3. The ability to inspire, motivate, and lead people: But there’s more to behavior management than knowing “what makes other people tick” and being able to diagnose situations. You may have excellent perception and diagnostic skills but still fail to effectively manage behavior. For instance, knowing what motivates subordinates in a particular context is useless unless the manager also has the ability to lead. Of course, there’s no ﬁxed set of skills that constitutes that “ability.” It might be more accurate to say that a particular constellation of characteristics and skills increases the odds that someone will be successful in a leadership role (e.g., conﬁdence, interpersonal savvy, and so on). And which subset of those characteristics and skills is the most important also varies across situations. Generally speaking, however, “leadership ability” includes being able to develop personal sources of power and then leverage them to inﬂuence subordinates in a positive way. And the inﬂuence tactics used could range from a rational argument presented in an understandable form to a persuasive vision of the future that appeals to employees’ emotions.
4. Personal ﬂexibility and adaptability: That brings us to what is often the biggest behavior management challenge. Let’s say that you’ve thought about how to motivate a subordinate and now feel that the best solution requires a behavioral approach that you are uncomfortable with, perhaps because it intersects with one of your weaknesses. For instance, a manager who must help warring subordinates move beyond their interpersonal conﬂict may decide that a mediation approach is the best way to proceed, despite the fact that imposing a solution feels easier, quicker, and more comfortable. An unwillingness or inability to adapt, especially when it requires stepping outside of a personal “comfort zone,” is a big reason why managers sometimes come up short, especially if they otherwise have good skills. Some managers cope by seeking out only those situations where they’ll feel comfortable. But these days, few situations are static for long. Change is often unpredictable and rapid, with managers ﬁnding their “preferred context” morphing into something else at the drop of a hat. And that means that managers need to be ﬂexible enough to either stretch and challenge themselves in weak areas or leave when the time comes for greener corporate pastures.
Challenges and opportunities for organisation behaviour
1. Globalization to Respond: Organizations are no longer constrained by national borders, world become global village. * Increased foreign assignment: Transferred to your employer’s operating division in another country, once there, you’ll have to manage workforce, aspiration from employees, and attitudes from those you are used to back home.
* Working with different people: Working with bosses, peers and other employees who were born and raised in different culture, to work effectively with them you’ve to understand how their culture, geographic and religion have shaped them.
* Coping with Anti-capitalism backlash: “soak the rich” means fine should be charged with respect of income you earn. Managers at global companies have come to realize that economic values are not universally transferable, need to modify by managers to reflect economic values in those countries they’re working.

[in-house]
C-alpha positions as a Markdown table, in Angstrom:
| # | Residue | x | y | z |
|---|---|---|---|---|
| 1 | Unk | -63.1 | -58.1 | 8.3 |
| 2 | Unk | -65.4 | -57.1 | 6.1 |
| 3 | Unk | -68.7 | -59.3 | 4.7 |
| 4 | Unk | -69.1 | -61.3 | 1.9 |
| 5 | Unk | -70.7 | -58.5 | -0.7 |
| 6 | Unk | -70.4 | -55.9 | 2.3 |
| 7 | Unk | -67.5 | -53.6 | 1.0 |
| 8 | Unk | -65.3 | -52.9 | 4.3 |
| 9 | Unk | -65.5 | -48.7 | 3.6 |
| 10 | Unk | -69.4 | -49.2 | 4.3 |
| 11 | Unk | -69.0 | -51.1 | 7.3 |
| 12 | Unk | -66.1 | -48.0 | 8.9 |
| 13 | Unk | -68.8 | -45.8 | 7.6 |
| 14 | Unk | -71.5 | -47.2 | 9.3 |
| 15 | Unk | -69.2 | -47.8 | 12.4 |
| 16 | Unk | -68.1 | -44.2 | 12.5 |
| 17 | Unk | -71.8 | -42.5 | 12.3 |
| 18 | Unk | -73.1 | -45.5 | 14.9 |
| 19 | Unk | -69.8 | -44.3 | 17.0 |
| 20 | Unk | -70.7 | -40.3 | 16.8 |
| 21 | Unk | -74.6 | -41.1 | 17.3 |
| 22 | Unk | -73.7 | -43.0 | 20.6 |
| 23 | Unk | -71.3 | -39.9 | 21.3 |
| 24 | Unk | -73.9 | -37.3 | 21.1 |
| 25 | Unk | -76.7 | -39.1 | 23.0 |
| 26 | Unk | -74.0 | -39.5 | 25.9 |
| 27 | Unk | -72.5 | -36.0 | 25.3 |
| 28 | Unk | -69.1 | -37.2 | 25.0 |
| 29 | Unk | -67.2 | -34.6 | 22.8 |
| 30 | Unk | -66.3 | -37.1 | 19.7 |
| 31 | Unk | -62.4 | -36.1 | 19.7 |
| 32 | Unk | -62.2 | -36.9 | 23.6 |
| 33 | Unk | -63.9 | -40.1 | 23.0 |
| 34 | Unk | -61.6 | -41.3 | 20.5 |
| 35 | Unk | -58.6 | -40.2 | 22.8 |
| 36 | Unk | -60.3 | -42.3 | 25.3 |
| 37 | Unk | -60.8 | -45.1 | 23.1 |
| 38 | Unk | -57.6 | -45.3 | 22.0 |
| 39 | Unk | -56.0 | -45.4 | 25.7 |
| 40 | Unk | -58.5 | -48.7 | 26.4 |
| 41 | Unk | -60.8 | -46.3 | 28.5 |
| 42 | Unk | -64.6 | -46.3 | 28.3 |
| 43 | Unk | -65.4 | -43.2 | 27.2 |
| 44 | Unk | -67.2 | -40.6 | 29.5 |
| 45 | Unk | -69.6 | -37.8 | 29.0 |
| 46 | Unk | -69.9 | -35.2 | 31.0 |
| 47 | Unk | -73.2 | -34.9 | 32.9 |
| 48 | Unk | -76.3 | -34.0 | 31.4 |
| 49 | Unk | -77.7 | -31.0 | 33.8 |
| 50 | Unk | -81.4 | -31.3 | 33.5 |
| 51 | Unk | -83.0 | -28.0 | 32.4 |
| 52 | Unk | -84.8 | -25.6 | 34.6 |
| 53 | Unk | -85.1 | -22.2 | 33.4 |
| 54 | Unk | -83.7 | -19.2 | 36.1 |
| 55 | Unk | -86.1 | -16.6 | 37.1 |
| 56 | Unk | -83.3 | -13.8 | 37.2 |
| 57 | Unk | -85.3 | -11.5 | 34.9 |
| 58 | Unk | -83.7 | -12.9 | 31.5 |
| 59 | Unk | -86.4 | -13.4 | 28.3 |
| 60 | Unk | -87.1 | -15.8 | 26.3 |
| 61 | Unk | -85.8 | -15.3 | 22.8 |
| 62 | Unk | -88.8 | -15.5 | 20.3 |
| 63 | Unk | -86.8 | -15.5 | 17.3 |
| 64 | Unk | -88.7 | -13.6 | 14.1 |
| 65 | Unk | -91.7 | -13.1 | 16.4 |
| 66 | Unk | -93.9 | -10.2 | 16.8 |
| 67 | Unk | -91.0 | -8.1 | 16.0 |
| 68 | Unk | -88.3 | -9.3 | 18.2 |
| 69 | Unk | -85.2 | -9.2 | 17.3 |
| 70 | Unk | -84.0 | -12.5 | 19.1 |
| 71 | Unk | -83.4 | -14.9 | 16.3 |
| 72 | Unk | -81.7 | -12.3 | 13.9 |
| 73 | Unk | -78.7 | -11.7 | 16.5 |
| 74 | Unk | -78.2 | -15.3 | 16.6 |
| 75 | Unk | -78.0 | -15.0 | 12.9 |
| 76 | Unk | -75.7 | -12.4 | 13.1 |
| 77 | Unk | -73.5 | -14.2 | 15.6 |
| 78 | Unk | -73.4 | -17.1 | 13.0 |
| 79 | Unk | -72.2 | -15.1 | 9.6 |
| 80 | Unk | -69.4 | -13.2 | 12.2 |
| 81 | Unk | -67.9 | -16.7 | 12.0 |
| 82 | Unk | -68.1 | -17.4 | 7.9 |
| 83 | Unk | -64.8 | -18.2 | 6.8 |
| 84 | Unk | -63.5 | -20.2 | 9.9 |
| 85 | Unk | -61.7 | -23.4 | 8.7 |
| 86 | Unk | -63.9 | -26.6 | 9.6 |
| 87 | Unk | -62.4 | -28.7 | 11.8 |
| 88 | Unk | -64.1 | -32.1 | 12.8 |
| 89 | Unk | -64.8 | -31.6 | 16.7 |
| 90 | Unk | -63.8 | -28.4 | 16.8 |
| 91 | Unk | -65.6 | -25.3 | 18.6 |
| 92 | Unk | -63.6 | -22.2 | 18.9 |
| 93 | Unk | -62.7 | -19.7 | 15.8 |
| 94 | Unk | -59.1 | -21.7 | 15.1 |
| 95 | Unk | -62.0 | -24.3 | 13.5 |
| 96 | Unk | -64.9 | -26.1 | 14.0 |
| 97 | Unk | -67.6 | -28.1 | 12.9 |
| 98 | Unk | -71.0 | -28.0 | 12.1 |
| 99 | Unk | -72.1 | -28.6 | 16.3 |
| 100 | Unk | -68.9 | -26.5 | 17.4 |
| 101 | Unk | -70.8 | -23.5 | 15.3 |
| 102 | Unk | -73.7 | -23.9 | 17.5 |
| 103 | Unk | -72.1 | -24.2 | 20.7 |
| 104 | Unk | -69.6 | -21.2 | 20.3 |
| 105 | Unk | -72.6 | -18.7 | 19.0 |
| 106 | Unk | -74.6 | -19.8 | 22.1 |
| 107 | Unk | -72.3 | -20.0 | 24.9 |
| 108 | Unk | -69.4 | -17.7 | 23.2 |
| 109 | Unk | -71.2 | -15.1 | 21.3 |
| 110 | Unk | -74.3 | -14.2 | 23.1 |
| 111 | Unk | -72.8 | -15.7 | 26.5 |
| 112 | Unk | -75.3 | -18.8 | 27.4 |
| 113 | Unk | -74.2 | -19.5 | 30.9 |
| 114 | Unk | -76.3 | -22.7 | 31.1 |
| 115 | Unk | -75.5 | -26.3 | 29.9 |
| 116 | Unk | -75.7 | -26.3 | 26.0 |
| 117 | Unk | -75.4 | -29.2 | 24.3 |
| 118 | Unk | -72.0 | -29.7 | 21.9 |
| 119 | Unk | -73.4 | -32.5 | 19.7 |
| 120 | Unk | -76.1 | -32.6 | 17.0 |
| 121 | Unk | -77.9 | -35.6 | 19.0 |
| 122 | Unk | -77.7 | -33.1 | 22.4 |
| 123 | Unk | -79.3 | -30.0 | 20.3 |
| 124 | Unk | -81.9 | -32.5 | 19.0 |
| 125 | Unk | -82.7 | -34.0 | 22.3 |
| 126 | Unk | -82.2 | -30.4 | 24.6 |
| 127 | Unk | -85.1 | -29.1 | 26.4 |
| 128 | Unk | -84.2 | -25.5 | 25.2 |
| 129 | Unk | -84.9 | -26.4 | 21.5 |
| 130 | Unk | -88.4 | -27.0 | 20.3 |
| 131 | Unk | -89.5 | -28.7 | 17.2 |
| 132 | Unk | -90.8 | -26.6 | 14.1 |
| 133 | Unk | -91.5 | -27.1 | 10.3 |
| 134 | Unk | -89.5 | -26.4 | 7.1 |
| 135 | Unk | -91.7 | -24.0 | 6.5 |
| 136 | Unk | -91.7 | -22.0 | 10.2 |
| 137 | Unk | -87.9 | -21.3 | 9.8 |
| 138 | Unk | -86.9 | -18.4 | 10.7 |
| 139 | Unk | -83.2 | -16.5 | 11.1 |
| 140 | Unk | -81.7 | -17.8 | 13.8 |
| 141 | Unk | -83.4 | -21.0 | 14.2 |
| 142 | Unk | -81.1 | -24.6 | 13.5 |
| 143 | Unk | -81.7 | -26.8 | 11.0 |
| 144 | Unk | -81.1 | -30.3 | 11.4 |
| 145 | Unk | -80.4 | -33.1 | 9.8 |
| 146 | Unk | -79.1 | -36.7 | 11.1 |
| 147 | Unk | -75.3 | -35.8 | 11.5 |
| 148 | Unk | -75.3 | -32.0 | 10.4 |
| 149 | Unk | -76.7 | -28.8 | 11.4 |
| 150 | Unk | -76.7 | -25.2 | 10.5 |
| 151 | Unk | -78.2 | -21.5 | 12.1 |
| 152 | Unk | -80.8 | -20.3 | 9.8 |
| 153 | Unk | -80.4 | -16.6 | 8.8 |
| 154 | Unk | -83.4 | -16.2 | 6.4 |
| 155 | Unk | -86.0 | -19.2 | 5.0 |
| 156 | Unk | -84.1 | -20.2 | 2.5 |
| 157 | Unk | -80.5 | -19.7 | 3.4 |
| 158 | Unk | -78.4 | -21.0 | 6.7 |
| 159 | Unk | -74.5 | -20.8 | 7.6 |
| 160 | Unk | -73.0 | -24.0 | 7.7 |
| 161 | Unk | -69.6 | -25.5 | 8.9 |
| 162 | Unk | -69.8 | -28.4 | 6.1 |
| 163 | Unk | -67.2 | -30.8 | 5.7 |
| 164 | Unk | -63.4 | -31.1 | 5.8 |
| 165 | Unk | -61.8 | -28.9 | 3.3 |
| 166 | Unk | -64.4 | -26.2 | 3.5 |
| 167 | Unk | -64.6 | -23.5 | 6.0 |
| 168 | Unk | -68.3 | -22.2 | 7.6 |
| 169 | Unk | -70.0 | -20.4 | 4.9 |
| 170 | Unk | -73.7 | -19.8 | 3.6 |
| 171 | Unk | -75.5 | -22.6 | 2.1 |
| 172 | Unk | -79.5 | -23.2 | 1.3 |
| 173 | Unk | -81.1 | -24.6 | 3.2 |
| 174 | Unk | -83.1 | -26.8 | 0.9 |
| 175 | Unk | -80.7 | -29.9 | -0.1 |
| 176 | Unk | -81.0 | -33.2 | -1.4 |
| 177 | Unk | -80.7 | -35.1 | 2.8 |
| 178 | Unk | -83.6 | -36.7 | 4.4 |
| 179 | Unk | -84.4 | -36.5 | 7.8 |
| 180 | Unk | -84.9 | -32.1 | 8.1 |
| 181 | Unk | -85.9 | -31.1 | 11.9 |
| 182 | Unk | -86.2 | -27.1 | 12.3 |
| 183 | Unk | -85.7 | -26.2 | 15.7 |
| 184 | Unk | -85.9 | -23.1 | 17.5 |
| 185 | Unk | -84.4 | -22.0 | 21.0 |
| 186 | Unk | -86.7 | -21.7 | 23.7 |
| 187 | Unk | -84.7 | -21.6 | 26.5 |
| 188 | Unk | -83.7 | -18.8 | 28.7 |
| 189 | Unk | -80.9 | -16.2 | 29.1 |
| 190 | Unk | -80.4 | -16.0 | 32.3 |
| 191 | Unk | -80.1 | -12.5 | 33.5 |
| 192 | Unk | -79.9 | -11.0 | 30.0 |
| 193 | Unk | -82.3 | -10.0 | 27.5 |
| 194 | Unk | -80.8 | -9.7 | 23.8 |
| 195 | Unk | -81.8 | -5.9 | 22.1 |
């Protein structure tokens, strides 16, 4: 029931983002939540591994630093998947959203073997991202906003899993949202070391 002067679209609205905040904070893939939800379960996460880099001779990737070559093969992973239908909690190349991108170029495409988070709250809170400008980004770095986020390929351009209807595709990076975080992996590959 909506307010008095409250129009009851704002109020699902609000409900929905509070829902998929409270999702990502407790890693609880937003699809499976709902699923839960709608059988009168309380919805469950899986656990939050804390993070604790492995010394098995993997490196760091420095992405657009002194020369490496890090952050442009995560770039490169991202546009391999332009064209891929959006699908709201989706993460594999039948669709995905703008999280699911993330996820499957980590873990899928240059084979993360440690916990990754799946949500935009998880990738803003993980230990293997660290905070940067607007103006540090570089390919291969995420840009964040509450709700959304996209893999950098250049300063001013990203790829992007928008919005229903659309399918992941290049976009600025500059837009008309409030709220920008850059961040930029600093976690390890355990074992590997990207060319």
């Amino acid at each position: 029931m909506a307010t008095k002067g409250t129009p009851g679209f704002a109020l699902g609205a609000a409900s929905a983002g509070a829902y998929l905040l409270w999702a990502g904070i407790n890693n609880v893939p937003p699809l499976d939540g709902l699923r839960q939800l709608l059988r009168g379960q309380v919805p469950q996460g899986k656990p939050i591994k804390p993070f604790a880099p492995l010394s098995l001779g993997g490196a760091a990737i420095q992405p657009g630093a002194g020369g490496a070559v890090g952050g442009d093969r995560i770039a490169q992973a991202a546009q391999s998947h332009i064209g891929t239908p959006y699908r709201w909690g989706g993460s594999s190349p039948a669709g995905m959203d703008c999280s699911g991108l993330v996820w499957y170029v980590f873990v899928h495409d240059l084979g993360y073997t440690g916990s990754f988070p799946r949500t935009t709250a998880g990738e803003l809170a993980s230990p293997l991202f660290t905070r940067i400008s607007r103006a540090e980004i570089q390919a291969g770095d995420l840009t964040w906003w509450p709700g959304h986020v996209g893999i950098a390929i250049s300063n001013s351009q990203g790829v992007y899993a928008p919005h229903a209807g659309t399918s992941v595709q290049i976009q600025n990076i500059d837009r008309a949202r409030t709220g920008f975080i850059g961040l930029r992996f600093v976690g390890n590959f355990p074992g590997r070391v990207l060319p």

* Overseeing Movement of jobs to countries with low cost labor: In a global economy, jobs tend to flow to places where lower cost provides business firms with comparative advantages.
* Managing people during the war on terror: An understanding of OB topics such as emotions, motivation, communication and leadership can help managers to deal more effectively with their employees’ fear about terrorism.
2. Managing workforce diversity: The people in organization are becoming heterogeneous demographically, Workforce diversity whereas globalization focuses on differences between people from different countries, mix of people in terms of gender, age, race, and sexual orientation.
3. Improving Quality and productivity: World added capacity in response to increase demand. Excess capacity translates in increase competition, is forcing managers to reduce costs and, at the same time; improve the organization quality and productivity.
4. Improving Customer service: OB can contribute to improving an organization’ performance by showing that how employees’ attitude and behavior are associated with customer satisfaction.
5. Improving people skills: Designing motivating jobs, how creating effective teams, techniques for improving interpersonal skills.
6. Stimulating innovation and change: Victory will go the organization maintaining their flexibility, continually improving their quality and beating their competition in market place. An organization’s employees can be major block in change, the challenge to the manager to stimulate their creativity and tolerance for change.
7. Coping with Temporariness: Survival for the organization, is need to move fast and flexible and innovative in their products, jobs are redesigned, task are done by flexibility, trained old employees with new technology, better understanding of change, overcome resistance to change, create organizational culture.
8. Working in network organization: Global working through one link i.e. INTERNET, technology changes the people to work together and communicate at thousand miles, people can work from their home and non office locations.
9. Helping employees Balance work-life conflicts: Flexible Working hours, reporting time, create opportunities for employees, job security, design workplace and job.
10. Creating positive Work Environment: Human strength, vitality, right person appointed at right place, effort on what good for organization.
11. Improving Ethical Behavior: Manager shouldn’t place an order on which subordinate don’t agree, define clearly the right and wrong conduct, fair policy and appropriate system, increase confidence and trust over organization, have some logic against order you place to employees.